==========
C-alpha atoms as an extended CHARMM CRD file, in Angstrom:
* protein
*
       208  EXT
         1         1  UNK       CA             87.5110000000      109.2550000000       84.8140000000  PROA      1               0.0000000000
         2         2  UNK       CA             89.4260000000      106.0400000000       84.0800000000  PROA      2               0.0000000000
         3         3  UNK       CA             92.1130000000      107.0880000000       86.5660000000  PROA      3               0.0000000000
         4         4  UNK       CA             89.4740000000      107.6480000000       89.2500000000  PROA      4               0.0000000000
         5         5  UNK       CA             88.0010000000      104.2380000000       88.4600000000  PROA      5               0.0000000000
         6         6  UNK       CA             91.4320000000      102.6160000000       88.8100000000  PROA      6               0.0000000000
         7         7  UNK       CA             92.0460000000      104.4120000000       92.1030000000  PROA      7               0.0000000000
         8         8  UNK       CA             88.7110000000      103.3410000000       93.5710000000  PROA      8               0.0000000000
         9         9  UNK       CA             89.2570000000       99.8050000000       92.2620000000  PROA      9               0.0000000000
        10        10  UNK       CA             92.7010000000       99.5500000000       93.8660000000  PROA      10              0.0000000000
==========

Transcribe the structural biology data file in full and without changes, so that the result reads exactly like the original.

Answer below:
C-alpha atoms as an extended CHARMM CRD file, in Angstrom:
* protein
*
       208  EXT
         1         1  UNK       CA             87.5110000000      109.2550000000       84.8140000000  PROA      1               0.0000000000
         2         2  UNK       CA             89.4260000000      106.0400000000       84.0800000000  PROA      2               0.0000000000
         3         3  UNK       CA             92.1130000000      107.0880000000       86.5660000000  PROA      3               0.0000000000
         4         4  UNK       CA             89.4740000000      107.6480000000       89.2500000000  PROA      4               0.0000000000
         5         5  UNK       CA             88.0010000000      104.2380000000       88.4600000000  PROA      5               0.0000000000
         6         6  UNK       CA             91.4320000000      102.6160000000       88.8100000000  PROA      6               0.0000000000
         7         7  UNK       CA             92.0460000000      104.4120000000       92.1030000000  PROA      7               0.0000000000
         8         8  UNK       CA             88.7110000000      103.3410000000       93.5710000000  PROA      8               0.0000000000
         9         9  UNK       CA             89.2570000000       99.8050000000       92.2620000000  PROA      9               0.0000000000
        10        10  UNK       CA             92.7010000000       99.5500000000       93.8660000000  PROA      10              0.0000000000